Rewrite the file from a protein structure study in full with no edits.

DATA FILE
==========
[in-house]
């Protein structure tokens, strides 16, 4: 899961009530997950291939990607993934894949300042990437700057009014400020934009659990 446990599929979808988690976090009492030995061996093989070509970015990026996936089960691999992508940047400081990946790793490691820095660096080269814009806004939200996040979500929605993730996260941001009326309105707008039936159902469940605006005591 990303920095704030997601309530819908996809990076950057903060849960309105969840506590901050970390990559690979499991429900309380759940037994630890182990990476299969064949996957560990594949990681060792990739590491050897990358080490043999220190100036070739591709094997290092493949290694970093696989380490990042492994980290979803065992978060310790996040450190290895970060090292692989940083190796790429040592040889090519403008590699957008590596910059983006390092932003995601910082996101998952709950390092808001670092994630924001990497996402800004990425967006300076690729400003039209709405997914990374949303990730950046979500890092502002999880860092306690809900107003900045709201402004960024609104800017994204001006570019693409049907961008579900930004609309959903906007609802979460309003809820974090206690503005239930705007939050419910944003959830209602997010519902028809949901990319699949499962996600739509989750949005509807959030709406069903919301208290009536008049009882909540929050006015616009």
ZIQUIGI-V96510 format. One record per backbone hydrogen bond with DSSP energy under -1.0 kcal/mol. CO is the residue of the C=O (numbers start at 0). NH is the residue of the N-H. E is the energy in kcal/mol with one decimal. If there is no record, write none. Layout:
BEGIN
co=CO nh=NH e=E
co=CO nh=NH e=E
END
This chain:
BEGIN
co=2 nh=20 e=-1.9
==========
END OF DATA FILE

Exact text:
[in-house]
């Protein structure tokens, strides 16, 4: 899961009530997950291939990607993934894949300042990437700057009014400020934009659990 446990599929979808988690976090009492030995061996093989070509970015990026996936089960691999992508940047400081990946790793490691820095660096080269814009806004939200996040979500929605993730996260941001009326309105707008039936159902469940605006005591 990303920095704030997601309530819908996809990076950057903060849960309105969840506590901050970390990559690979499991429900309380759940037994630890182990990476299969064949996957560990594949990681060792990739590491050897990358080490043999220190100036070739591709094997290092493949290694970093696989380490990042492994980290979803065992978060310790996040450190290895970060090292692989940083190796790429040592040889090519403008590699957008590596910059983006390092932003995601910082996101998952709950390092808001670092994630924001990497996402800004990425967006300076690729400003039209709405997914990374949303990730950046979500890092502002999880860092306690809900107003900045709201402004960024609104800017994204001006570019693409049907961008579900930004609309959903906007609802979460309003809820974090206690503005239930705007939050419910944003959830209602997010519902028809949901990319699949499962996600739509989750949005509807959030709406069903919301208290009536008049009882909540929050006015616009």
ZIQUIGI-V96510 format. One record per backbone hydrogen bond with DSSP energy under -1.0 kcal/mol. CO is the residue of the C=O (numbers start at 0). NH is the residue of the N-H. E is the energy in kcal/mol with one decimal. If there is no record, write none. Layout:
BEGIN
co=CO nh=NH e=E
co=CO nh=NH e=E
END
This chain:
BEGIN
co=2 nh=20 e=-1.9